Guardians of the Galaxy provides an exciting and refreshing introduction to a new world of superheroes. Bringing together an incredibly talented cast, sharp and amusing writing, striking visuals, and engaging characters, Guardians is a completely entertaining experience. Can anyone really turn down an intergalactic ride with the lovable and hunky Chris Pratt?


Much Ado About Nothing

Much Ado About Nothing (2012) is a modern adaptation of Shakespeare’s play for the screen by Joss Whedon. Mostly true to Shakespeare’s original play, Whedon’s revision of the text is sexy and delightful, underscored by an incredible attention to detail and a fresh sparkle.

The cast brings together all of Whedon’s favorite actors from his various projects. For most audiences, the cast is a hodgepodge of unknowns, but for Whedon fans, it’s the ultimate all-star cast. The film stars Amy Acker as Beatrice and Alexis Denisof as Benedick. Sparks flew between them in their previous roles on Whedon’s Angel, yet it’s refreshing to see them create a new and equally natural relationship in Much Ado. Acker gives an amazing performance of Beatrice, weaving together elegance and fortitude into a sexy and sharp woman. Denisof creates a charming bachelor, a witty gentleman who desires not marriage. His performance perfectly embodies the Barney Stinson of Shakespeare: incredibly charismatic and quite reluctant to embrace love and marriage. The banter between the two of them is exciting and engaging, and their budding feelings of love are tender and satisfying.

The entire cast is incredibly versatile. Known mostly for science-fiction and fantasy environments, they excel in Shakespeare. They own their characters and every word uttered is saturated in personality and life. They speak in such a way that everyone watching will be able to understand, even if some audience members are not familiar with Shakespeare’s vocabulary. Fran KranzThe Cabin in the Woods, plays a lovestruck Claudio, emanating a light of giddiness and innocence while instantaneously switching into a cold bad boy. Fellow Dollhouse actor Reed Diamond gives a delightfully mastered performance of Don Pedro. Firefly star Sean Maher embraces his dark side as Don John. Castle’s Nathan Fillion and Buffy’s Tom Lenk give hilarious portrayals as Dogberry and Verges, policemen of Messina. Clark Gregg from The Avengers performs a cheerful and bubbly father to Beatrice and Hero, Jillian Morgese who performs a soft and innocent cousin to Acker’s hard and strong Beatrice.

The film’s modern setting is in upscale Los Angeles, complete with Sprinkles Cupcakes! Whedon’s choice to saturate the film with booze and sex, along with it being filmed in black and white, creates a ne0-1920’s aesthetic. With night-long parties with booze, live music, more booze, acrobatic dancers, and even more booze, the film has a looseness and carefree air about it that ties into Much Ado’s comic delight. The setting’s extravagance actually brings out the silliness and faults of the characters; as well-to-do men and women with power, poise, and money, they still get caught up in games and plots. Similarly, the film being in black and white shines the focus on the color and luster that the actors bring to the words.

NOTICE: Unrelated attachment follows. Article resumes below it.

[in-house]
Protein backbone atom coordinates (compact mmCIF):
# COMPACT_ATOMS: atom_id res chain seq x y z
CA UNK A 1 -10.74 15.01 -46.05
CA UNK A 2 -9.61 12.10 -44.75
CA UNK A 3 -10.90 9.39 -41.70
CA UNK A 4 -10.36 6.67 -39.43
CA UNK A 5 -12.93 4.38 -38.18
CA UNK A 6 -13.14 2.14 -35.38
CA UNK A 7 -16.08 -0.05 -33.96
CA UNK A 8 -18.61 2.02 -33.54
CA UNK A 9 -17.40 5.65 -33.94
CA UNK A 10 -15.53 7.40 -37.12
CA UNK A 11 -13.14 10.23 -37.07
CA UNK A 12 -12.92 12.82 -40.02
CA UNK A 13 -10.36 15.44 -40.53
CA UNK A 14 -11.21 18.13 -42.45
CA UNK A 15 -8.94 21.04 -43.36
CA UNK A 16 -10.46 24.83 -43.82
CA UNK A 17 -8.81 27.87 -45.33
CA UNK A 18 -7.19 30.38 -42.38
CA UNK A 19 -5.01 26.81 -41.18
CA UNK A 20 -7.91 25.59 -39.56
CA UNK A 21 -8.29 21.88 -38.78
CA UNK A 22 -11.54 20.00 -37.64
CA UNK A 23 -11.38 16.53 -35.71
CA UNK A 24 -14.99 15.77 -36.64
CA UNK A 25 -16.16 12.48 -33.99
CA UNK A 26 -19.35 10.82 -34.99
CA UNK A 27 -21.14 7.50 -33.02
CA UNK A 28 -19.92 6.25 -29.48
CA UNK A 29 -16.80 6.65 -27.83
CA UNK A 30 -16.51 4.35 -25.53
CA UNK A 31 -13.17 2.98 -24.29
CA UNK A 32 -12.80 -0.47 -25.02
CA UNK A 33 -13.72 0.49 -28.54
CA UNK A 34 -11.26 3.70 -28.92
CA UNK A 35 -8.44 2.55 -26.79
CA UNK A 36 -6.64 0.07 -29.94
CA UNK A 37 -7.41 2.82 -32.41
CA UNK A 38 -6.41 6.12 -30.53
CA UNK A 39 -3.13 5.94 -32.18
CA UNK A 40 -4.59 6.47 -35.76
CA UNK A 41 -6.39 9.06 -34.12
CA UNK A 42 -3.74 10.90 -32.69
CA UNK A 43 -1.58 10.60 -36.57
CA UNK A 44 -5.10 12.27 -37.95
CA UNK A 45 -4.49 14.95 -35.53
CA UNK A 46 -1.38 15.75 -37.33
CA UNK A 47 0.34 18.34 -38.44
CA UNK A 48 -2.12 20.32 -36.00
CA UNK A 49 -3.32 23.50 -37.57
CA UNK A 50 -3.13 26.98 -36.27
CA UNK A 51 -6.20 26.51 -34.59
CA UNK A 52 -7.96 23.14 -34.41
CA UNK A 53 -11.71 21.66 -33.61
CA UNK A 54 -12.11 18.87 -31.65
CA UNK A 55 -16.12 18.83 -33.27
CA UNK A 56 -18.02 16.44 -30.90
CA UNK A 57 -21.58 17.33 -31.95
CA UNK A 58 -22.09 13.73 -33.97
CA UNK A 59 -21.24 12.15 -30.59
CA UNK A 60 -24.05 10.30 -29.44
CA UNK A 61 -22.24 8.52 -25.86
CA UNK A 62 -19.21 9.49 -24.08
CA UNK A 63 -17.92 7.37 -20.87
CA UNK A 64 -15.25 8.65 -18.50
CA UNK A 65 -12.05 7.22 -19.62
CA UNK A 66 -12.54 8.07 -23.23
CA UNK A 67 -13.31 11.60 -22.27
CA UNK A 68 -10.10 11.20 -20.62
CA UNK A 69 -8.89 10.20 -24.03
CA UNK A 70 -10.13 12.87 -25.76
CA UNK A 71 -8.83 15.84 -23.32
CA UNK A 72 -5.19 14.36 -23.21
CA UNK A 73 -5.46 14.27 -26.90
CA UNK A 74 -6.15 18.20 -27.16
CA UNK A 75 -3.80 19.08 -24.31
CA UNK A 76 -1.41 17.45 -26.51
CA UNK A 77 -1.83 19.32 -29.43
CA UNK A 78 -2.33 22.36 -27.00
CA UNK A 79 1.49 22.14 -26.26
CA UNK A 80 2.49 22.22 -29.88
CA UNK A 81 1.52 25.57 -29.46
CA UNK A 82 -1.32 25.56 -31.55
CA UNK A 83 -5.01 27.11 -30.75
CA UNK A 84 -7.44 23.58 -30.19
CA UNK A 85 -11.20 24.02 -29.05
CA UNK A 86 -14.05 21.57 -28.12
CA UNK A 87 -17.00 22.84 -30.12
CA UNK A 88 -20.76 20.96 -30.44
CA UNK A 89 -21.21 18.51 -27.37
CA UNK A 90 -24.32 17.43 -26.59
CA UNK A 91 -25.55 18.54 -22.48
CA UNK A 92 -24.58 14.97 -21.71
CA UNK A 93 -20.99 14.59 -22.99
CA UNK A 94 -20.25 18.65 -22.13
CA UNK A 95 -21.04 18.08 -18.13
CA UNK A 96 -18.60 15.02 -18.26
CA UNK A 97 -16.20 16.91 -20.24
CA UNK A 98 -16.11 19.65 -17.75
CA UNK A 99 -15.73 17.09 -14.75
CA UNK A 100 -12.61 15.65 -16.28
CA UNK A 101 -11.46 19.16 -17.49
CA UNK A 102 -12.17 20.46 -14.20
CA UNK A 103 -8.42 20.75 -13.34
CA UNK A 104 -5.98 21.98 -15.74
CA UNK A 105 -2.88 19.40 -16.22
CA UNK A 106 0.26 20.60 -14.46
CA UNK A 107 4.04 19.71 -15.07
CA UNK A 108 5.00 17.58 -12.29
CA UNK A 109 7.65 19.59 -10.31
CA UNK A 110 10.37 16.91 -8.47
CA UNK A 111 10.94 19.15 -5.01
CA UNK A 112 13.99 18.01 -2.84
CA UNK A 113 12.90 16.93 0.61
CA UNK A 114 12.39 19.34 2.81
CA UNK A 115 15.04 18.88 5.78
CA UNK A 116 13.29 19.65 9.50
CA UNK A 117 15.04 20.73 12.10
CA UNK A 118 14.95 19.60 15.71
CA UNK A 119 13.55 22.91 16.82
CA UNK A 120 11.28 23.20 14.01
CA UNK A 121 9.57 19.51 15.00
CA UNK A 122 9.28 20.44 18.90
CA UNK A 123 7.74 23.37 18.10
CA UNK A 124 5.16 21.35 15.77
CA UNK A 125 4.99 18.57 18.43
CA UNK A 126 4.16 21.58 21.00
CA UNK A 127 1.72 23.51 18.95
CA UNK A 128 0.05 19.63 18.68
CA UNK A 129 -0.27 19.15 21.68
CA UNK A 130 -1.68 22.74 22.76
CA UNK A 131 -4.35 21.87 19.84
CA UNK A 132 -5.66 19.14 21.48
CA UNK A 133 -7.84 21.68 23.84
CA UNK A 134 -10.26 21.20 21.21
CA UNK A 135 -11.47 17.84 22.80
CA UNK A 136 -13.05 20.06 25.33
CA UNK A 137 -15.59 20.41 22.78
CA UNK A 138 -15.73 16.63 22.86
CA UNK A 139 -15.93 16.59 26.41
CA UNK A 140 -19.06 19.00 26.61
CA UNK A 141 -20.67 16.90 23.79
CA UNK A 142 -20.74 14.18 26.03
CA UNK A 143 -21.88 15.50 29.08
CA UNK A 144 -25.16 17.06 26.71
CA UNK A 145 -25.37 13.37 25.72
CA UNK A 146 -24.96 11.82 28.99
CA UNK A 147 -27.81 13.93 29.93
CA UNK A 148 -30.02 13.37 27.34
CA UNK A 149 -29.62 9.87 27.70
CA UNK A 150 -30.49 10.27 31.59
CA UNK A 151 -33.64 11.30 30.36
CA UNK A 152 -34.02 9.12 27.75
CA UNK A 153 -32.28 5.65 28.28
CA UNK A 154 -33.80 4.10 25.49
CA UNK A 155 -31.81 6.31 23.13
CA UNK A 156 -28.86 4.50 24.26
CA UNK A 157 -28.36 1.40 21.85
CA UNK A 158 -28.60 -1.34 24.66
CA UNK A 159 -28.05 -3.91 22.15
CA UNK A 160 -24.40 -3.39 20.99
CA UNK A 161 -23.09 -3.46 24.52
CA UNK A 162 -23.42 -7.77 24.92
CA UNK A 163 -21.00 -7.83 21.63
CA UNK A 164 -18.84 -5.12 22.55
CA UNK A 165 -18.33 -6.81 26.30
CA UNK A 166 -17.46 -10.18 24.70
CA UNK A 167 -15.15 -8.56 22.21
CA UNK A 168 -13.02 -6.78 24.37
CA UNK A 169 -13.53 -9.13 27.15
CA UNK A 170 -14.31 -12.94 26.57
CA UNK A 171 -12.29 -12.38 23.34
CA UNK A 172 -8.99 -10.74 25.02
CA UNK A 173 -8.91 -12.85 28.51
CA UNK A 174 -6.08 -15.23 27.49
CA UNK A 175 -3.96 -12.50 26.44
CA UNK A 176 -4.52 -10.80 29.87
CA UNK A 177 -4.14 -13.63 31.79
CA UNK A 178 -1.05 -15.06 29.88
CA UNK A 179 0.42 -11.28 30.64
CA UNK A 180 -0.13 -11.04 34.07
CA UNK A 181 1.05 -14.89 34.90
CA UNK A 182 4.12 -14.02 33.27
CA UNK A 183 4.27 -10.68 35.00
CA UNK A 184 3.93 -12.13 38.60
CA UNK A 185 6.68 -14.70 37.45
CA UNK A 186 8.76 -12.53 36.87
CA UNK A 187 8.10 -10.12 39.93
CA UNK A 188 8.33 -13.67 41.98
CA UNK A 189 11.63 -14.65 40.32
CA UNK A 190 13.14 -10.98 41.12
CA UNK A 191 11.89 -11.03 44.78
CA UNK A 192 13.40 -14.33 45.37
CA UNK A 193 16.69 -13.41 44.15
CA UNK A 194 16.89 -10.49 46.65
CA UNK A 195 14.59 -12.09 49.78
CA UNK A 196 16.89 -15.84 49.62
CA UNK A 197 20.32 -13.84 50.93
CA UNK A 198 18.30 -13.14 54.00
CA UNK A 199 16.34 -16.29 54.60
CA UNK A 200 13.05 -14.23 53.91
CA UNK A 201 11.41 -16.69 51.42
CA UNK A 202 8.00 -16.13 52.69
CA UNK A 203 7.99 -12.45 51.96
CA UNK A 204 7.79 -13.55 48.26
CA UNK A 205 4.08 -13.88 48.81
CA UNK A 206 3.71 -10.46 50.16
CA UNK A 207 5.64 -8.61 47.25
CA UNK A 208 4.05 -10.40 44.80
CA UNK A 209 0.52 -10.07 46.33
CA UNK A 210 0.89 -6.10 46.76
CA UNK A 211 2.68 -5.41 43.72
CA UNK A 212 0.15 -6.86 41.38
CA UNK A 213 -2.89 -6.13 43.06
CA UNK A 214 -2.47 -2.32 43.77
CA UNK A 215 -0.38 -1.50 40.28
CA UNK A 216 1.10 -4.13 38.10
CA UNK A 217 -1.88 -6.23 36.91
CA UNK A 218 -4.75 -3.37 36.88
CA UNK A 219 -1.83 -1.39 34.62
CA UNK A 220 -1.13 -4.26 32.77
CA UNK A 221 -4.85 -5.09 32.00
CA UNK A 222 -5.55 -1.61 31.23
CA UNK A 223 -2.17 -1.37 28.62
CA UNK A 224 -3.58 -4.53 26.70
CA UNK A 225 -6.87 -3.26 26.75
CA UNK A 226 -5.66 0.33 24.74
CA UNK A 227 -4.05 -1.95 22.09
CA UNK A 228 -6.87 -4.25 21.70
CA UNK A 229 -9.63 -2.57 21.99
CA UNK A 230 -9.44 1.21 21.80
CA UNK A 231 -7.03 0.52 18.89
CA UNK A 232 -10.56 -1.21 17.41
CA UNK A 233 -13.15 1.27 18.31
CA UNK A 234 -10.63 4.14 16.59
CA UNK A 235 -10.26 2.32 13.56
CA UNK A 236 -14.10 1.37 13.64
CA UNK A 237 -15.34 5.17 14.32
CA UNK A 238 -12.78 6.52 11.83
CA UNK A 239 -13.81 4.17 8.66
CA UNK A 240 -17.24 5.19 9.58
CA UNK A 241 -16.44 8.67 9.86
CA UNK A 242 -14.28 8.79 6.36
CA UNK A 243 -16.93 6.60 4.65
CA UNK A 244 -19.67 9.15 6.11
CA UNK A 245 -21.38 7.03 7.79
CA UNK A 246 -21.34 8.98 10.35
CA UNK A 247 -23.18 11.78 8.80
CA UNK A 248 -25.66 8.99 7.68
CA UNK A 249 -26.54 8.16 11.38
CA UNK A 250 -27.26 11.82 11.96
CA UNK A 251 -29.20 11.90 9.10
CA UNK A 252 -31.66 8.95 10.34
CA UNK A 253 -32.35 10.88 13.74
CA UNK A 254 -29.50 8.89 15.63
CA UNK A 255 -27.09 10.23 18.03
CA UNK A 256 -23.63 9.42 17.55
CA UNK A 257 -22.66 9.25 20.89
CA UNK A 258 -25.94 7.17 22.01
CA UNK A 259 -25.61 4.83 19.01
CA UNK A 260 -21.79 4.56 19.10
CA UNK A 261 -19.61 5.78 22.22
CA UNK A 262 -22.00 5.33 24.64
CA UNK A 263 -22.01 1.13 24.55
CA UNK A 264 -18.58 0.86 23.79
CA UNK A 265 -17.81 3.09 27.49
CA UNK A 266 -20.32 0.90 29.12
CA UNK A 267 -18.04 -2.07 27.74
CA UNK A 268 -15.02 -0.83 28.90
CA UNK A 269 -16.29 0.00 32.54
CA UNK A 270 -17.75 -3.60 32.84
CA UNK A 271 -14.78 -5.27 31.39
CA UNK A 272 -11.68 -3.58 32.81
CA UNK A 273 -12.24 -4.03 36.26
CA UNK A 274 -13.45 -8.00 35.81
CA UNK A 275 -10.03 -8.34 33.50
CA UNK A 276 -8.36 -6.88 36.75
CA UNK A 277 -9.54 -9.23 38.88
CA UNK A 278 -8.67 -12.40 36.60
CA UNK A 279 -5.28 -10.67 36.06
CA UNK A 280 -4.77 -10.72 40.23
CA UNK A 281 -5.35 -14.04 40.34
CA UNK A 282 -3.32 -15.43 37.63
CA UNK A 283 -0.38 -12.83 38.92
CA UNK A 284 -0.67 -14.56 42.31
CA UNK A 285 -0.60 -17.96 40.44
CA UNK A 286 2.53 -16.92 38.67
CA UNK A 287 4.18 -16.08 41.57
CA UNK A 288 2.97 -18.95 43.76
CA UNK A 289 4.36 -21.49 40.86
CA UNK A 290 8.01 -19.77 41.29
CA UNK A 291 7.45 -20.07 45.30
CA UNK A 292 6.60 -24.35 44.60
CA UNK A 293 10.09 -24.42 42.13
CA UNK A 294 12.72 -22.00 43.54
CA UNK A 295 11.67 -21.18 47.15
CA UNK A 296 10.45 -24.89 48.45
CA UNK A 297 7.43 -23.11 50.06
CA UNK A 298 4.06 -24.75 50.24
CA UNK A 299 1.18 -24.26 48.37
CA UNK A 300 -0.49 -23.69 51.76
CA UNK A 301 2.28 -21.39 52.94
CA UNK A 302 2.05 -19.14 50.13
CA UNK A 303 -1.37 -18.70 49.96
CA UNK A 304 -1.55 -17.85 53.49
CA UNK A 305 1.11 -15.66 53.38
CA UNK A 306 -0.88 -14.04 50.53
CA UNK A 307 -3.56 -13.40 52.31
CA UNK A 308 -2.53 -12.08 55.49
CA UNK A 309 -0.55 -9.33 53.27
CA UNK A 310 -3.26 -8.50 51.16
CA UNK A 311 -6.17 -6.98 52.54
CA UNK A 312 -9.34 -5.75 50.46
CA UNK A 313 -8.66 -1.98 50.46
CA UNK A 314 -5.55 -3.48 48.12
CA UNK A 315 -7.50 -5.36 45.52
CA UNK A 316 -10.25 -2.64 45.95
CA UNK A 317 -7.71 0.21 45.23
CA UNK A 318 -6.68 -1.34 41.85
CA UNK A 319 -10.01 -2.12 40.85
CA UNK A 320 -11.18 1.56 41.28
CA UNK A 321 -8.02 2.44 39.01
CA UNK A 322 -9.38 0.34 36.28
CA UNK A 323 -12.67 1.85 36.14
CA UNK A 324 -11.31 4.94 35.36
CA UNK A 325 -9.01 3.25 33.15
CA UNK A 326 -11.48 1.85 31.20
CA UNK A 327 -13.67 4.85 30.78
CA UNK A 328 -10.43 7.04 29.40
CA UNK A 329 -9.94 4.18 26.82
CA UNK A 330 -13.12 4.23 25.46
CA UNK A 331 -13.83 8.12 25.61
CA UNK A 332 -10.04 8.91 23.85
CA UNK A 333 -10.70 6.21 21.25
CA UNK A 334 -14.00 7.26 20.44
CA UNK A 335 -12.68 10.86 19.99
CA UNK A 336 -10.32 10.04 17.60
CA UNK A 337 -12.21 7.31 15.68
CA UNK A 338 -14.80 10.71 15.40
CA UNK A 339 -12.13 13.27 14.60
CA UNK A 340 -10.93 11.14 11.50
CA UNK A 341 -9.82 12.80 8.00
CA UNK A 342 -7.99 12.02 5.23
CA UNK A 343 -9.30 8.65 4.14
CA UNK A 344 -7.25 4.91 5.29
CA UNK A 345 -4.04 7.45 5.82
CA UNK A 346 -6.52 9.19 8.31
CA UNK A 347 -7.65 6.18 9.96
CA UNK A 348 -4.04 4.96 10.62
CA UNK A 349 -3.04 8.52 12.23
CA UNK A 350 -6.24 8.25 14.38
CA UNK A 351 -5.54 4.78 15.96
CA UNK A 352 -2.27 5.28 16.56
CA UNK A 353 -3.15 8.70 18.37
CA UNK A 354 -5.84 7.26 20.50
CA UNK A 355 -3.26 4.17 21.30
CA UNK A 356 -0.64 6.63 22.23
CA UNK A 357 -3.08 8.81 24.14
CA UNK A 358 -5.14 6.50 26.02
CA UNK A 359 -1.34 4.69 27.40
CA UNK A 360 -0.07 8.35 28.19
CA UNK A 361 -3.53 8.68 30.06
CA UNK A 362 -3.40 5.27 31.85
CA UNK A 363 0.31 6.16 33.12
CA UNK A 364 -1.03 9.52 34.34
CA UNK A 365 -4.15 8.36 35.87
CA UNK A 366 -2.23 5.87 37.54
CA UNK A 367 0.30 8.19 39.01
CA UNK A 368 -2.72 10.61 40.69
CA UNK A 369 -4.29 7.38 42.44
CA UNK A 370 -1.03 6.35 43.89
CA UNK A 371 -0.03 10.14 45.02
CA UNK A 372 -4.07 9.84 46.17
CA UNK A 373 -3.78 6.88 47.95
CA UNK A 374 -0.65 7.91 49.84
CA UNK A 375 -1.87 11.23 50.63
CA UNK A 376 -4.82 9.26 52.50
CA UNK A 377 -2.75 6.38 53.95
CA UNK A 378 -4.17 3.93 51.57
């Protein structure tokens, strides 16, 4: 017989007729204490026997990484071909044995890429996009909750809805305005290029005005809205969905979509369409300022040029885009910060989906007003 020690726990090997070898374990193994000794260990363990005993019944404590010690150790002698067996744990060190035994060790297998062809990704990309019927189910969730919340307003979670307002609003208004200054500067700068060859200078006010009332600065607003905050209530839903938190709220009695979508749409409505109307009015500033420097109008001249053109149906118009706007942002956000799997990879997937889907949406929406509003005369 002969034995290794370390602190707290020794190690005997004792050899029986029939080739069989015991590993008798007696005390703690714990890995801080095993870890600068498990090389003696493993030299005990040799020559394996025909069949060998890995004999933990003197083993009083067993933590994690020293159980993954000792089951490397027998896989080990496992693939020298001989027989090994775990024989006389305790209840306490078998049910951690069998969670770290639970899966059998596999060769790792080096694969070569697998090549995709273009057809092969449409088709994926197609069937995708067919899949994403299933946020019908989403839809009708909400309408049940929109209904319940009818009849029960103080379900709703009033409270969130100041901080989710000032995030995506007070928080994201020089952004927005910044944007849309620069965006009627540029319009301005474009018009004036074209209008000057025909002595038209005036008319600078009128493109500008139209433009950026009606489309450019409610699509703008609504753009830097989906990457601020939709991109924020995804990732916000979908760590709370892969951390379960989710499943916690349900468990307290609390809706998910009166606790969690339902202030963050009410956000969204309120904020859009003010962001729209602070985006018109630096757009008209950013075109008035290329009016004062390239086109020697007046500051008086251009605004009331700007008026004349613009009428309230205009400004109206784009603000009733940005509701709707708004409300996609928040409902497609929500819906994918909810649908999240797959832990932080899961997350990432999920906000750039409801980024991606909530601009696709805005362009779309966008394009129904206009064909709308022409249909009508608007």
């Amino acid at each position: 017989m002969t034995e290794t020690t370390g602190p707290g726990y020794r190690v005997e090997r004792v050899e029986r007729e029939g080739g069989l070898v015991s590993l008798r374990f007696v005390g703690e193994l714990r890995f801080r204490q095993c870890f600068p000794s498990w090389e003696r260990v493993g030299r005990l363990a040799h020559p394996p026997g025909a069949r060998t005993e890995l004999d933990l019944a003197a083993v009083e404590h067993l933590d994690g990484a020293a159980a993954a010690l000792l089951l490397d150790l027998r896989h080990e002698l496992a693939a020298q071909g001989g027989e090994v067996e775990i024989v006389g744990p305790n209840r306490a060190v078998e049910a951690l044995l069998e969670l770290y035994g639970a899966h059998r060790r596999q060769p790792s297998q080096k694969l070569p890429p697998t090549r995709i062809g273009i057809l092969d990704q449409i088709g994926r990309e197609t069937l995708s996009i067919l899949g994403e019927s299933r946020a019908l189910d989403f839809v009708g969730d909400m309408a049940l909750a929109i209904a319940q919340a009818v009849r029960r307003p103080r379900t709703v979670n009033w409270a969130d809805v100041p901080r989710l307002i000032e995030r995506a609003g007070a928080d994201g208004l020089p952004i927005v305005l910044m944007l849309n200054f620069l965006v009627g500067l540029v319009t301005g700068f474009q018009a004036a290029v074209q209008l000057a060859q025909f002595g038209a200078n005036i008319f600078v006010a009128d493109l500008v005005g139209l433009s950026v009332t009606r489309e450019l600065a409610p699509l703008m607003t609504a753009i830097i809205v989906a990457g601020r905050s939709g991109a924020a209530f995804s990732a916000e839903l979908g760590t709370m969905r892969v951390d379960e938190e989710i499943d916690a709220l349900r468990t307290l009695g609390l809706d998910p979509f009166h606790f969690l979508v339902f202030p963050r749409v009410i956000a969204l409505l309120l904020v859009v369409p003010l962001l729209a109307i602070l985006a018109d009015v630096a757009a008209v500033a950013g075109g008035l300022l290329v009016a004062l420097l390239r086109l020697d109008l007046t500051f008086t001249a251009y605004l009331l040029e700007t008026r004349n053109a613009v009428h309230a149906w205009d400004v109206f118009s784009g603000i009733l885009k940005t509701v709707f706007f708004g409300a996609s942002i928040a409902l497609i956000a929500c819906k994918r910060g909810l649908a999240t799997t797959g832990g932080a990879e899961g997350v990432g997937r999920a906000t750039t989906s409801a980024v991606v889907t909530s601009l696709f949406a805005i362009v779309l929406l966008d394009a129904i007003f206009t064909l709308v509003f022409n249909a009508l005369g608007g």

A special part of Whedon’s adaptation is how the film opens. Benedick sneaks out of Beatrice’s bed as she pretends to sleep. In this remake, Benedick and Beatrice have been together before. Some posit that they fell in love before and the movie is how they finally come together again, but it seems more likely that they had a night of drunken debauchery. The way that he leaves and the way that she lets him leave signifies a kind of negative end to a night of pleasure, which is perhaps why their interaction thereafter is heated and aggressive. During Act II, Scene I, Beatrice talks about losing her heart to him, and it’s during this exchange where Whedon cuts to images of Beatrice and Benedick together intimately, implying another meaning to her words.

The list of remarkable things about this movie is quite long. Whedon secretly filmed Much Ado in his own home in only 12 days. The project was secret because he was on a contractual vacation after finishing up The Avengers. He even scored the film himself, creating a lovely soundtrack. Shakespeare had two songs in the text for Much Ado About Nothing, and Whedon ingeniously orchestrated them as two lovely songs in the film, featuring his beautiful sister-in-law Marissa Tancharoen and his brother Jed Whedon. Whedon’s other brother, Zack Whedon, was also included in the film. The film is an incredible revision of Shakespeare’s play. The comedic mastery and timing from Whedon and the cast is impeccable. Audiences will be cramped in laughter by the end of the film. Whedon masterfully weaves together sentimentality with wit and humor, creating an exquisite and entertaining film.